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How to Easily Create Training Videos for Your Practice

by | Mar 18, 2019 | Nifty Blog | 0 comments

How to Easily Create Training Videos for Your Practice

One of the best ways to run a Nifty Thrifty dental practice is to make sure tasks are performed consistently well no matter who is doing them. Consistency promotes efficiency, which helps you get more done in less time.

That is why I love having the best training materials available for my team. Many practices have practice manuals full of checklists and detailed instructions for tasks. Those can be helpful, of course. But they are not ideal in many situations. If all you do is create checklists and written instructions, you could be making things much harder and inefficient for your team.

Why Checklists and Written Instructions Are Limited

How to Easily Create Training Videos for Your Practice

Checklists and written instructions can work well in a few situations. They can work well for individual administrative tasks not done using a computer, such as how to program or operate your phone system. A short checklists or written guide on how to answer phones, transfer calls, or program voicemail can be very effective. They can also work well for making lists of tasks team members need to perform.

Checklists and written instructions do not work well at all for other tasks, though, such as computer tasks. Computer tasks often require such detailed explanation that instructions will be hard to put in writing. This is especially true when you need to switch back and forth between different websites or software. Nobody wants to read the paragraphs of text it would require to explain those types of tasks. And with all the software we use in our practices these days, this comes up a lot.

How and When to Create Training Videos for Your Team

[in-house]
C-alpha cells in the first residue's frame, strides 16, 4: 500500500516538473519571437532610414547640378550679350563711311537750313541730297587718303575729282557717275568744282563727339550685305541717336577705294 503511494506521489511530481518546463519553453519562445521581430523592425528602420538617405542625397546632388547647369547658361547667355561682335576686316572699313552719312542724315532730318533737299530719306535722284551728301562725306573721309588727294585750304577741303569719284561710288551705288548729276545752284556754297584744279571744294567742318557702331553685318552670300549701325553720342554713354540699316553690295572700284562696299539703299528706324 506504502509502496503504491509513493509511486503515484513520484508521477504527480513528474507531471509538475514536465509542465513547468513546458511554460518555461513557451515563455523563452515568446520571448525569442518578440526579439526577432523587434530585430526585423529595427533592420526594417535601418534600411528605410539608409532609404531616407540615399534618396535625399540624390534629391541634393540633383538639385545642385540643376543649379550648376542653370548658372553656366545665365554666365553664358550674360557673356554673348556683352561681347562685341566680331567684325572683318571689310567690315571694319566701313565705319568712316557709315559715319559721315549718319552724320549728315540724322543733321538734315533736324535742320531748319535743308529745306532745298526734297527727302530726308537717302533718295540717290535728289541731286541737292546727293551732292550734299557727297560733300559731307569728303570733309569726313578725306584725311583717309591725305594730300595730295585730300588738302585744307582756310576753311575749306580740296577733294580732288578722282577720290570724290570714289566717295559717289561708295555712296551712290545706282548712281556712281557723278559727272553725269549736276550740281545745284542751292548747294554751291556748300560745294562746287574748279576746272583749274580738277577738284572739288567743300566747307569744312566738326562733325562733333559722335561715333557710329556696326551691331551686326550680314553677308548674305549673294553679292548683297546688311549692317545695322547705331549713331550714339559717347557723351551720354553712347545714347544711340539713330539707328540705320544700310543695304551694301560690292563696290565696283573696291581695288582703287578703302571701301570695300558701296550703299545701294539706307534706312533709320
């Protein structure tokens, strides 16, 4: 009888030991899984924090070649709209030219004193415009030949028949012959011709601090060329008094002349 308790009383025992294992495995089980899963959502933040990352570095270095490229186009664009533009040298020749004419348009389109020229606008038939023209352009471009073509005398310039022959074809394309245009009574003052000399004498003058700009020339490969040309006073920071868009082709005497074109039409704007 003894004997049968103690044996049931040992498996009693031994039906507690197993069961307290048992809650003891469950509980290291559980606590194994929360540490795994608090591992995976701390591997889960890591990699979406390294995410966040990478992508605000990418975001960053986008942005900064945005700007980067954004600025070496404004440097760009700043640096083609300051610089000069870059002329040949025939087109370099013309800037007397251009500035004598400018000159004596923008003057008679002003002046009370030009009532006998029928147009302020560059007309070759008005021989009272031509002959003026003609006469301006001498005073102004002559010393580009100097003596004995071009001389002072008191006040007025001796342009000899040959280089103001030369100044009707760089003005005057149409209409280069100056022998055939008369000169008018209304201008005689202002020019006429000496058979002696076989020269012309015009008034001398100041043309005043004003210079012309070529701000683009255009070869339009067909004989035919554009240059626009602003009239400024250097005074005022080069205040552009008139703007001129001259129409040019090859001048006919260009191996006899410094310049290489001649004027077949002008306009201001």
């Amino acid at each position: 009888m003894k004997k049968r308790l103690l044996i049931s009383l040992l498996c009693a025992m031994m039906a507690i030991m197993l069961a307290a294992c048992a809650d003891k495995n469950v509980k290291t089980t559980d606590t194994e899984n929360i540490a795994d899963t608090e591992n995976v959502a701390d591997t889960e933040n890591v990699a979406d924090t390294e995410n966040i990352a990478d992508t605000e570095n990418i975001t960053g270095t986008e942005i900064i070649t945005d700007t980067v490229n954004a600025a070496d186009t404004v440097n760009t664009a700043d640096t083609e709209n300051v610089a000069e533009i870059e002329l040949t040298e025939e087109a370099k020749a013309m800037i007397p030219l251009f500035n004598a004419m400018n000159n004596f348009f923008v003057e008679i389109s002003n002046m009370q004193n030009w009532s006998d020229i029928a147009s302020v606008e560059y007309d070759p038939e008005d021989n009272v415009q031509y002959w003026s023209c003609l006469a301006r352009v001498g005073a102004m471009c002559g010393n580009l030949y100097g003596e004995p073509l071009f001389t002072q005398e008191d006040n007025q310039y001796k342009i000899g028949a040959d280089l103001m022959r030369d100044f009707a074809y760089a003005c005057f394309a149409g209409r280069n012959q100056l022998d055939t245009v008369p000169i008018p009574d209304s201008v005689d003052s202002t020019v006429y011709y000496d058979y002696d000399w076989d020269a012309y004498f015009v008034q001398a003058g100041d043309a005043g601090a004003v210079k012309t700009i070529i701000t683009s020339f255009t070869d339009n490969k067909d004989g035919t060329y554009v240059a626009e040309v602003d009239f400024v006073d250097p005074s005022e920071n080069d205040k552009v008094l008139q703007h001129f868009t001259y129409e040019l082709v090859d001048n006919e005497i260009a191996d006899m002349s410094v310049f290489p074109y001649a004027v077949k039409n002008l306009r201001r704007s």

How to Easily Create Training Videos for Your Practice

With many tasks, you can get much better results using training videos instead of written instructions. We use training videos all the time in my practice, especially for the many tasks we do using the computer. All I do is record my computer screen while I complete the task and talk through the process. It does not matter how complicated the process is; recording a video with me talking makes it very easy for all staff.

Video tutorials are actually very easy to record, too. All you need is a webcam, microphone, and screen-recording software. I use the Logitech C920 webcam, which you can get on Amazon for about $70. That webcam plugs into your computer using a USB connection and has a microphone built into it. You could use the built-in microphone if you want, but the audio quality is not the best. I suggest getting an external microphone for better audio quality. The one I use and recommend is the Audio-Technica ATR2100 microphone, which sells for under $70 on Amazon.

The screen-recording software I recommend is Loom, which has a free version that will work for most practices. I use the free version in my practice. The only limitation to the free version is that it only allows you to store 100 videos at a time. That is not an issue for me because I download my training videos and store them in Google Drive. I’d recommend you do the same.

If you want to see an example of a training video using Loom, visit this post in the Nifty Thrifty Dentists Facebook community. That post is a tutorial I created—using Loom—describing how I make tutorials . . . using Loom! You will see how easy it is to create the best training videos for your team.

Are you ready to get consistently great results from your team?

How to Easily Create Training Videos for Your Practice

Creating video tutorials allows you to teach your team how to complete tasks one time and let them access it over and over again. You can show them exactly how you perform the tasks so they can perform it just like you would. You do not have to repeat yourself over and over again.

You can use Loom and Google Drive or Dropbox to create a library of videos for your staff. And when new staff members join your practice, they can have a full library of training videos to help them get up to speed fast.

What are some of your favorite ways to use video tutorials in your practice?



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